Recently, I’ve come to the realization that Intellectual Freedom, as envisioned by this committee and ALA in general, is a social responsibilities issue. For librarians, providing access to all types of information is a fundamental responsibility, and one that is taken very seriously.  This responsibility is one we have to all patrons, regardless of their backgrounds and regardless of what kind of library we are working in. Of course, we are all limited by budgets and collection development policies, and seemingly simple words like access and information can get bogged down by things like scope and value considerations, but this cornerstone of librarianship prevails.

For a librarian to include a variety of information sometimes means including more information than might be proportionately available. This also involves sometimes including material in a collection that has been proven to be wrong (or is highly contended), in order  to fully demonstrate the spectrum of information made available on any one subject.  These aspects of collection development are known and discussed. Also discussed is the fact that an individual librarian’s (or library’s) views should affect the provision of this variety of information.

One aspect of collection development I have never heard discussed is this:

For a librarian to most honestly provide the greatest degree of access, must the bibliographer’s biases be made known at a certain point, so that patrons (and/or supervisors and colleagues) may have more knowledge and information with regards to what informed certain purchases? If excellent service is being provided, does it matter? Does knowing a librarian’s opinions vary from your own make one more likely to put the collection under greater scrutiny? Or is the reason I haven’t heard this discussed because we, as a profession trust one another to allow our commitment to this responsibility to transcend our individual politics?

-Xima Avalos

Legislative Interference?

Friday, February 6th, 2009

The Chronicle of Higher Education has a story today out of Alaska about a legislative budget hearing wandering towards tying university funding to the specific views of students and faculty. The source of the story, and more complete reporting, is a piece in the Juneau Empire.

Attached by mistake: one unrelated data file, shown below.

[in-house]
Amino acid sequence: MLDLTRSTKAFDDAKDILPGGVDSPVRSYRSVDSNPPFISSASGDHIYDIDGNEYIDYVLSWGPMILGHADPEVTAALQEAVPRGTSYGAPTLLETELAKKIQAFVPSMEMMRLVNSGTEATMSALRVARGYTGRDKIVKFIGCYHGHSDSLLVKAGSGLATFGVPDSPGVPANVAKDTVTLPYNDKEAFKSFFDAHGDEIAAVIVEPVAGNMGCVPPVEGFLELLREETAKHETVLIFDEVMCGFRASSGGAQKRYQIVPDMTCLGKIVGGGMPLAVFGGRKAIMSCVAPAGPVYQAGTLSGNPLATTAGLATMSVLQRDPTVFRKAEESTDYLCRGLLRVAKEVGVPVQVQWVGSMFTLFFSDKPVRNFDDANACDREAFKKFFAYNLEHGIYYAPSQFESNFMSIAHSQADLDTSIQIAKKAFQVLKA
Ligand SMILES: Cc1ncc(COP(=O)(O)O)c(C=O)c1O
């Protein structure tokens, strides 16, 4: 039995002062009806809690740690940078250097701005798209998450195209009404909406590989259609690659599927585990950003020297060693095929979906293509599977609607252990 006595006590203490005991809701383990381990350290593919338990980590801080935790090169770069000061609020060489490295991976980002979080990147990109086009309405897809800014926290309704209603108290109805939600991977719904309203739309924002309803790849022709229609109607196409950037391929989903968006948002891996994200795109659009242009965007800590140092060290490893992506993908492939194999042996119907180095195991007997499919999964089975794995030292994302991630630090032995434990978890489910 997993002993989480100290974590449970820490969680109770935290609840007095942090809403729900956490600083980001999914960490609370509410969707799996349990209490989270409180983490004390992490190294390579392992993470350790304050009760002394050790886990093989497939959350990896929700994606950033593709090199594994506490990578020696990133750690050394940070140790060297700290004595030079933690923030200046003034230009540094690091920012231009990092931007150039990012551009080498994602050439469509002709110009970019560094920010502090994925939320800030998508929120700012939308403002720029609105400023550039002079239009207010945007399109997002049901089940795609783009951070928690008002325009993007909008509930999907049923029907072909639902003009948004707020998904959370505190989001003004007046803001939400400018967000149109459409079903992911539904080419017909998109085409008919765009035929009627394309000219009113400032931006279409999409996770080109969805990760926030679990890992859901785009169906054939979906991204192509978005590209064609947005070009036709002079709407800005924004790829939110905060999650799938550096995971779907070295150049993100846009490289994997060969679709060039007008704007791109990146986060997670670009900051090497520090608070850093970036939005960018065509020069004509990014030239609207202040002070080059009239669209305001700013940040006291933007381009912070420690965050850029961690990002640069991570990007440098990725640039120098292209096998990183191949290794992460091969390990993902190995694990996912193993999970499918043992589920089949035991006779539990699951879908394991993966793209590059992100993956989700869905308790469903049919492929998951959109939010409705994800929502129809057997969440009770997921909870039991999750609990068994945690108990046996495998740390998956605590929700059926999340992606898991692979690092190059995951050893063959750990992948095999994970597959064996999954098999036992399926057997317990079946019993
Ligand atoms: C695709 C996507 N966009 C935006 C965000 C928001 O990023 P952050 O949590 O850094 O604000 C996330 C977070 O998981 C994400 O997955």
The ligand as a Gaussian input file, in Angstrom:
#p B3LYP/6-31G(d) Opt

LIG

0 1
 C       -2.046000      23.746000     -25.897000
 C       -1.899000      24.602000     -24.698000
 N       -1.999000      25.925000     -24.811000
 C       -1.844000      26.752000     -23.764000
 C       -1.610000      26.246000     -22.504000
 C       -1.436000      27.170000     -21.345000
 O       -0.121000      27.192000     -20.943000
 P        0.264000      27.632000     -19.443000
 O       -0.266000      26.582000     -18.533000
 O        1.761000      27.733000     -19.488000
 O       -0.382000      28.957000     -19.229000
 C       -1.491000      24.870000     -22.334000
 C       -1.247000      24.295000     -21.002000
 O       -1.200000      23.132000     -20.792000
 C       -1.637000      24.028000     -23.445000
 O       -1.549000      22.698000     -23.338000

Representative Anna Fairclough is highlighted for making the economic point that the oil and gas industry drive the Alaskan economy and supply most of the state revenue from which university budgets are created. She further states that university staff and students are often seen as not connecting North Slope oil field development and state revenue that supports universities.

So far so good. Sometimes we need to be principled; sometimes we need to be pragmatic. We all make these choices based on our own priorities, and we make different choices at different times. But then, Rep. Mike Kelly is quoted as saying “They come down here and rail against anything that brings in the very bucks that they come down here and tell us that we owe them.” As a statement of fact, this could be innocuous. But coming from a member of a legislative Finance Committee, it can also sound like intimidation. There is more than a hint that if Alaskan students want an education, then they ought to have different political views.

To be sure, this isn’t censorship. The state is not stopping anyone from expressing a viewpoint. But by tying funding to expression, they are proposing a limit on what can be studied on campus. As we work through these economically difficult times in all states, we need to be on the lookout for legislative limits on academic concerns.

— Dan Lee